The Hitchhiker's Guide to the Galaxy (PG)

Film

Science fiction

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<strong>Rating: </strong><span class='lf-avgRating'>5</span>/5
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Time Out says

Douglas Adams’ playful, ever-expanding (radio, books, TV…) and unusually smart sci-fi project is something of a sacred cow for its many devotees, so expect a rush of venom on internet messageboards once this hits cinemas, whatever the wider response. Adams himself struggled for years to bring his story to the screen, and it’s only now – four years after his premature death aged 49 – that his ambition has finally been realised by Hollywood. Thankfully, though, it’s not all Hollywood and no Adams. Sure, the cast includes Sam Rockwell (doing a good Dubya impression), John Malkovich, Zooey Deschanel and Mos Def – but the choice of Martin Freeman (‘The Office’) as the reluctant space-traveller Arthur Dent roots the film firmly in its original and unmistakeably British tradition. Homegrown, too, is director Garth Jennings, who forms half of Hammer and Tongs – one of London’s more original music promo and ad production outfits. Jennings’ involvement has resulted in a film that is rich in visual invention and playfulness. His choice of fellow creatives Shynola to animate the pronouncements of the ‘Guide’ itself (to the weighty voice of Stephen Fry) is particularly inspired.
We begin on Earth, where both Dent’s house and the entire planet are scheduled for demolition. Luckily for Dent, his alien friend Ford Prefect (a manic Mos Def) is there to aid his escape, so beginning a rapid journey through Adams’ imagination to Zaphod Beeblebox’s (Rockwell) spaceship, Humma Kavula’s (Malkovich) handkerchief-worshipping planet, Slartibartfast’s (Bill Nighy) planet-construction factory and some brilliantly designed, slothful and bureaucratic Vogons.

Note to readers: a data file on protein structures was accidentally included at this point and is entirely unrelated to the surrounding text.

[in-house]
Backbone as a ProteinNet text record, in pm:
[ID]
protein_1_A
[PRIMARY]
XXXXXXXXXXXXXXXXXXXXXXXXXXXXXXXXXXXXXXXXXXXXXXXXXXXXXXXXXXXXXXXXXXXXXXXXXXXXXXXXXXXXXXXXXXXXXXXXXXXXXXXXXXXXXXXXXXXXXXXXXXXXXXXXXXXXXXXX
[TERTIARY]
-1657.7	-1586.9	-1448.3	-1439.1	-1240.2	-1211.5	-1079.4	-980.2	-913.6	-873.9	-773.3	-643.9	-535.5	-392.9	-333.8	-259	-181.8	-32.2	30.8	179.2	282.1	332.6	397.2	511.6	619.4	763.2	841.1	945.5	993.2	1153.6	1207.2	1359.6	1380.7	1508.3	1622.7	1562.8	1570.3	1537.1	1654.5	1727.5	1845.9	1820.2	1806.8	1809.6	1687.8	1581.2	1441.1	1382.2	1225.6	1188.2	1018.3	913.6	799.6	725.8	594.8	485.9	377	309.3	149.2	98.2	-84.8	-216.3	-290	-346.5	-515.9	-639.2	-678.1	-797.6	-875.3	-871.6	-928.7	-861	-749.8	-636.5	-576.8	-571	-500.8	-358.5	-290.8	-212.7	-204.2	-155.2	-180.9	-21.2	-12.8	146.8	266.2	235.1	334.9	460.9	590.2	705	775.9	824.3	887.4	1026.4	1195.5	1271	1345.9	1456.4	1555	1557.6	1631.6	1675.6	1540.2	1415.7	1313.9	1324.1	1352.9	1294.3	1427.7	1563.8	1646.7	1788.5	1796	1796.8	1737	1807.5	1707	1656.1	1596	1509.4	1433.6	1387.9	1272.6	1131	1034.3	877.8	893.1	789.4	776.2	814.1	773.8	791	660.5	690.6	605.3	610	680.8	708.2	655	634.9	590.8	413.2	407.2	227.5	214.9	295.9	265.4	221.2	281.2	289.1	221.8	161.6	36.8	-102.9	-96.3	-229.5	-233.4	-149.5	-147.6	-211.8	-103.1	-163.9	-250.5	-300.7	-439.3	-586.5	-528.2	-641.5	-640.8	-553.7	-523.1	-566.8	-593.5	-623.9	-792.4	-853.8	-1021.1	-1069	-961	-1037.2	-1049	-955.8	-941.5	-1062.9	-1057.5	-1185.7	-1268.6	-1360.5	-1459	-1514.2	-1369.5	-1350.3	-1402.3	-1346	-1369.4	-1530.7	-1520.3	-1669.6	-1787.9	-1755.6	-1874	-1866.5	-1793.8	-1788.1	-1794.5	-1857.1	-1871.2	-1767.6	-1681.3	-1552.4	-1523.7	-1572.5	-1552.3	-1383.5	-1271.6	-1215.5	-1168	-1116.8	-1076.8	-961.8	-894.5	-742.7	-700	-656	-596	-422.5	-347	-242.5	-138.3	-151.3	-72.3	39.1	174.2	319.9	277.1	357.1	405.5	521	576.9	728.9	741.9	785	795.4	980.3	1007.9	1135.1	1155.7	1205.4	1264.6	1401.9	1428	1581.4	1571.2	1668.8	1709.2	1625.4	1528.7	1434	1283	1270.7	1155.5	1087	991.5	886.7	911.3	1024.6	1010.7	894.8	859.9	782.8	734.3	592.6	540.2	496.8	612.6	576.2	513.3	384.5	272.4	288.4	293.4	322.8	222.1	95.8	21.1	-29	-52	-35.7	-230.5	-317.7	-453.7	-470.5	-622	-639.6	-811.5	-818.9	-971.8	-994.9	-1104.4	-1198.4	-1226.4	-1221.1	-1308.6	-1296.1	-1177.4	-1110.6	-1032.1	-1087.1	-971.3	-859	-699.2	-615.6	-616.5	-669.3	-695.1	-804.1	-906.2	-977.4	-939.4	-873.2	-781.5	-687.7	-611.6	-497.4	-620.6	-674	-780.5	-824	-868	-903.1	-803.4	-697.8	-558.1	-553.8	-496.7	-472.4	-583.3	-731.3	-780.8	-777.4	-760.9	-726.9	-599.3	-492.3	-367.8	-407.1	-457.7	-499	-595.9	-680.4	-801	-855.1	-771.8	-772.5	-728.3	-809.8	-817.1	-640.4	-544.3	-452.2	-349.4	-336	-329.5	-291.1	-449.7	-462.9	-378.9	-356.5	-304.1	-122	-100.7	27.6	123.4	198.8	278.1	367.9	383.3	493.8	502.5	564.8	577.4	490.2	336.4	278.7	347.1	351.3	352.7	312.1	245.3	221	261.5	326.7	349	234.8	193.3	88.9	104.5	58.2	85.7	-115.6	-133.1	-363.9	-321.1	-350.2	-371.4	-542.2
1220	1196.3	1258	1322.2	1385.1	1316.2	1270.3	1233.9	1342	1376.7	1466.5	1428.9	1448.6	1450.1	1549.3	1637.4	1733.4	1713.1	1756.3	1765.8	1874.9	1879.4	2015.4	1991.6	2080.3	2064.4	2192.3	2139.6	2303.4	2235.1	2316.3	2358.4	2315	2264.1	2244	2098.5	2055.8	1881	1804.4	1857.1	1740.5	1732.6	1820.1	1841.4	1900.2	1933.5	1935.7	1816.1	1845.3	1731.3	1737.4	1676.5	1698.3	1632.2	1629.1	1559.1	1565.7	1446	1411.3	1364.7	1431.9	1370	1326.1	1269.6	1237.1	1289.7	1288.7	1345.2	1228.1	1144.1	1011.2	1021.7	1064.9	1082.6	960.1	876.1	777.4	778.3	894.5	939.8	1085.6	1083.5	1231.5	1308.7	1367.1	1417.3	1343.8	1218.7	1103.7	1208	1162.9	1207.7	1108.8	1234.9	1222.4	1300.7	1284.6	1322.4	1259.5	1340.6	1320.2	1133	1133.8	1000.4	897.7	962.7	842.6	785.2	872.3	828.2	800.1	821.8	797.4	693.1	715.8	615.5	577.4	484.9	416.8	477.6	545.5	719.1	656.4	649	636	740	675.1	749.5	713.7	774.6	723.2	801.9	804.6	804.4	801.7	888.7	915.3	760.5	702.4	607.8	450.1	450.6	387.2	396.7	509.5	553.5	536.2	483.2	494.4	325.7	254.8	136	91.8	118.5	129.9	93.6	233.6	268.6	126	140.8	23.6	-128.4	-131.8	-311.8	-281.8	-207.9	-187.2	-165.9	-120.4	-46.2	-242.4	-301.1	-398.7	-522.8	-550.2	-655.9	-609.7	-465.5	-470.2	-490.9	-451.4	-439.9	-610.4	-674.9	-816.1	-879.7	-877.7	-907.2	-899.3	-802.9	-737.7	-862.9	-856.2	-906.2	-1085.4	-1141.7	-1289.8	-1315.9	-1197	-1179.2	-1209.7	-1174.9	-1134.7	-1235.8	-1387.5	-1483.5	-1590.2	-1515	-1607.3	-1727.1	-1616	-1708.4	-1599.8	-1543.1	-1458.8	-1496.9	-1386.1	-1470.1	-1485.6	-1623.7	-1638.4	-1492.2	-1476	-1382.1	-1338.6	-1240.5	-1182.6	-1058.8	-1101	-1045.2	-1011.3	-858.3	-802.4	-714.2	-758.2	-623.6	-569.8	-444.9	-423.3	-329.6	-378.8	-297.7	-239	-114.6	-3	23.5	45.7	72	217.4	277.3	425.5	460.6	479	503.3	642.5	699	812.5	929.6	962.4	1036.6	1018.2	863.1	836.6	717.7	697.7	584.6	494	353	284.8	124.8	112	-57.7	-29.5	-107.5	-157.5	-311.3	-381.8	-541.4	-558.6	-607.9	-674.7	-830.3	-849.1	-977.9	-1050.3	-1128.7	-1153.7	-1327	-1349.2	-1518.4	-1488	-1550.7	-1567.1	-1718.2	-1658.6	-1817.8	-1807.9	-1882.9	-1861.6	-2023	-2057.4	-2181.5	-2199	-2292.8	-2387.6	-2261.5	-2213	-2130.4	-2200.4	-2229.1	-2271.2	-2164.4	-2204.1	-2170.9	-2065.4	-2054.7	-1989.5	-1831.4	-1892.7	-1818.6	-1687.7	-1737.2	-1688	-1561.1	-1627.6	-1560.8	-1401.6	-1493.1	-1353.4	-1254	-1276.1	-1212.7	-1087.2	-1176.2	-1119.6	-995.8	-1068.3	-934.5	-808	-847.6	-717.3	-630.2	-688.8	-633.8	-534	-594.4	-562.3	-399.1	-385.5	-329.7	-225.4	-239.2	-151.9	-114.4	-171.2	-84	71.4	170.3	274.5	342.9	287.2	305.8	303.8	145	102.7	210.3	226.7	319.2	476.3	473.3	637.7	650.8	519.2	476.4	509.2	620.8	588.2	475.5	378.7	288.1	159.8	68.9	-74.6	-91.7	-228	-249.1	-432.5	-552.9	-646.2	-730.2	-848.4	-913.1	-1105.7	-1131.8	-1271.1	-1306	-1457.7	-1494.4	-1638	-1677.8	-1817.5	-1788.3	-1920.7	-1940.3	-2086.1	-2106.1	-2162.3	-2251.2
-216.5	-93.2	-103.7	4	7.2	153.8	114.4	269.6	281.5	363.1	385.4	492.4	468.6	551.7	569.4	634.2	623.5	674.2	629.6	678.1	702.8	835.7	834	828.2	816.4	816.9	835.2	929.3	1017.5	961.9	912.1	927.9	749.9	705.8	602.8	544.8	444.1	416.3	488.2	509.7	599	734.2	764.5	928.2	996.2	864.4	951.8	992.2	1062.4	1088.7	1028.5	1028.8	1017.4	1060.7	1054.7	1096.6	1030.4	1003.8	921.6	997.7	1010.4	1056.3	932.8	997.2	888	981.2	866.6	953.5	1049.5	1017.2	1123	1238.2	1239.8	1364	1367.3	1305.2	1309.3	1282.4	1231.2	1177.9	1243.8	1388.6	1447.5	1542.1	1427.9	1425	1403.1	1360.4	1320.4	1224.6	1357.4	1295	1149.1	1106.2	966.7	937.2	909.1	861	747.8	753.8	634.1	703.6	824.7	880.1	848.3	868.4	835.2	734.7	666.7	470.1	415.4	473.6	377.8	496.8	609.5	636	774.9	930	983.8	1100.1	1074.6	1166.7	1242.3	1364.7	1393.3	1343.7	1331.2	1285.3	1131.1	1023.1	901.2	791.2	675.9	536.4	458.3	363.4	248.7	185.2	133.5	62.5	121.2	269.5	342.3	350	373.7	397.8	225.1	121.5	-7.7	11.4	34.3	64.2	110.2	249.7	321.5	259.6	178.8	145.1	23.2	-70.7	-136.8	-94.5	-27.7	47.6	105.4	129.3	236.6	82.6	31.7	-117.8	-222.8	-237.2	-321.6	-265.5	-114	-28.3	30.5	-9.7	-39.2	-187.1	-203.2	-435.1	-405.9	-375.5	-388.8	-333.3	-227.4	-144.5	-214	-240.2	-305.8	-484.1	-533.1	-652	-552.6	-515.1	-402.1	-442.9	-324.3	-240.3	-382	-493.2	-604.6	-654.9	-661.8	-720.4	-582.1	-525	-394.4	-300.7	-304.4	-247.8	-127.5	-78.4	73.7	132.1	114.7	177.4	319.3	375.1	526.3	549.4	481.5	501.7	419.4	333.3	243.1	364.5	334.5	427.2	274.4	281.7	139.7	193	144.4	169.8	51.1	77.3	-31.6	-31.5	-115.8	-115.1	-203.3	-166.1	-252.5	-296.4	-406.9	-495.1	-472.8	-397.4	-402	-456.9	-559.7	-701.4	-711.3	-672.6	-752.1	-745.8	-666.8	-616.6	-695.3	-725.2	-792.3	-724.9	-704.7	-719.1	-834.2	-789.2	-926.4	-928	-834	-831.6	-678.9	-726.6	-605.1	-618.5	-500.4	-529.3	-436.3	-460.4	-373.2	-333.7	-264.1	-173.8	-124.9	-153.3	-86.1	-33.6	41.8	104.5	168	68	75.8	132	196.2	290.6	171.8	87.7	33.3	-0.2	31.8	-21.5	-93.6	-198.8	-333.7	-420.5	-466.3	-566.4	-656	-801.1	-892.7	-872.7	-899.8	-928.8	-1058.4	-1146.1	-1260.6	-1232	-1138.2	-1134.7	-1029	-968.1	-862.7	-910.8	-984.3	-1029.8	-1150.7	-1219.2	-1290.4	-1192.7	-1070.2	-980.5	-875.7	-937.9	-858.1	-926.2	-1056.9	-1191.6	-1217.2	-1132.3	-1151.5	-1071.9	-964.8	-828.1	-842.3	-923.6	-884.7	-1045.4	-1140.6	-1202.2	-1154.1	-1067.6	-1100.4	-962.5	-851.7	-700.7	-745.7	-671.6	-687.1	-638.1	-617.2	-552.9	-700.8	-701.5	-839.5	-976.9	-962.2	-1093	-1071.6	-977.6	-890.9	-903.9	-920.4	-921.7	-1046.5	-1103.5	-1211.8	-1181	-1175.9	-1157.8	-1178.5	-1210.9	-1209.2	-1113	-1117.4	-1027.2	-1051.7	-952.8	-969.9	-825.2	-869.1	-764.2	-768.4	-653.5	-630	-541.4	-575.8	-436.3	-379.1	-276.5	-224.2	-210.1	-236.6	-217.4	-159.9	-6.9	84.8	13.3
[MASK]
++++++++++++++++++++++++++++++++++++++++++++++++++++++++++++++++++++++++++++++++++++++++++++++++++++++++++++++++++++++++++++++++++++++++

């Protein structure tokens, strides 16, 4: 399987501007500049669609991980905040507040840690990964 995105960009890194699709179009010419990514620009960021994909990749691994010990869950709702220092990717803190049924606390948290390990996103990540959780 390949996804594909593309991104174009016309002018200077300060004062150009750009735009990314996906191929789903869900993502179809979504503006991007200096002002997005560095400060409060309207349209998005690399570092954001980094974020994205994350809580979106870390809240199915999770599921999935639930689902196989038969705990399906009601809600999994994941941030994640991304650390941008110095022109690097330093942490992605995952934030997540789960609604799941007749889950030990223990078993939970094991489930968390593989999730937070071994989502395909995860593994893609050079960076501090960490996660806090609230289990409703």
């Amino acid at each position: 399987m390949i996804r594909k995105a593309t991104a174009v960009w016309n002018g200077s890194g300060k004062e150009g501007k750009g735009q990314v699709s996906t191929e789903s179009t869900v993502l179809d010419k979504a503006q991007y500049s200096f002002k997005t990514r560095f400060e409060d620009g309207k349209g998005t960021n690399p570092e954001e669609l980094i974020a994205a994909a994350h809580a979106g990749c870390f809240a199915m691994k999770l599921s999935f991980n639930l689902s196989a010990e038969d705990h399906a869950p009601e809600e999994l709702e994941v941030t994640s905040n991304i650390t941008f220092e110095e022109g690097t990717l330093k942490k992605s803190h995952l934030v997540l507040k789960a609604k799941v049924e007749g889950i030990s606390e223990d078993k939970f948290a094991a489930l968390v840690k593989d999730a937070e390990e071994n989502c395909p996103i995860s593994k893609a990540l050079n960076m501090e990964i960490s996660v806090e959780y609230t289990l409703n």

It’s a bit frenetic and cluttered, and it sometimes feels like a whirlwind tour of Adams’ ideas during which we’re not allowed to get off, take a breather and savour the view. Some dialogue is even garbled and incomprehensible. Still, all is forgiven during the film’s moments of comic or visual brilliance, such as the pronouncements of super-computer Deep Thought to a crowd wearing T-shirts bearing the slogan ‘Think deep!’ or when a sperm whale falls from the sky and considers the meaning of life. It’s not slick – and that’s a good thing. Rather, it’s like a fun and daring scrapbook – intermittently interesting but always inspired.
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Mike

If you're the only remaining being on the planet who hasn't seen this film, do your level best to see it on the big screen. I'm annoyed that I didn't see it was on today. It's one of my favourite films and I'd far rather be watching it than doing what I've got scheduled. It's superbly produced, with great attention to detail. Douglas Adams would have been proud of it. Stephen Fry's narration at the book is excellent - they really couldn't have chosen better. Highly, highly recommended, and consistently amusing throughout. .

Mike

If you're the only remaining being on the planet who hasn't seen this film, do your level best to see it on the big screen. I'm annoyed that I didn't see it was on today. It's one of my favourite films and I'd far rather be watching it than doing what I've got scheduled. It's superbly produced, with great attention to detail. Douglas Adams would have been proud of it. Stephen Fry's narration at the book is excellent - they really couldn't have chosen better. Highly, highly recommended, and consistently amusing throughout. .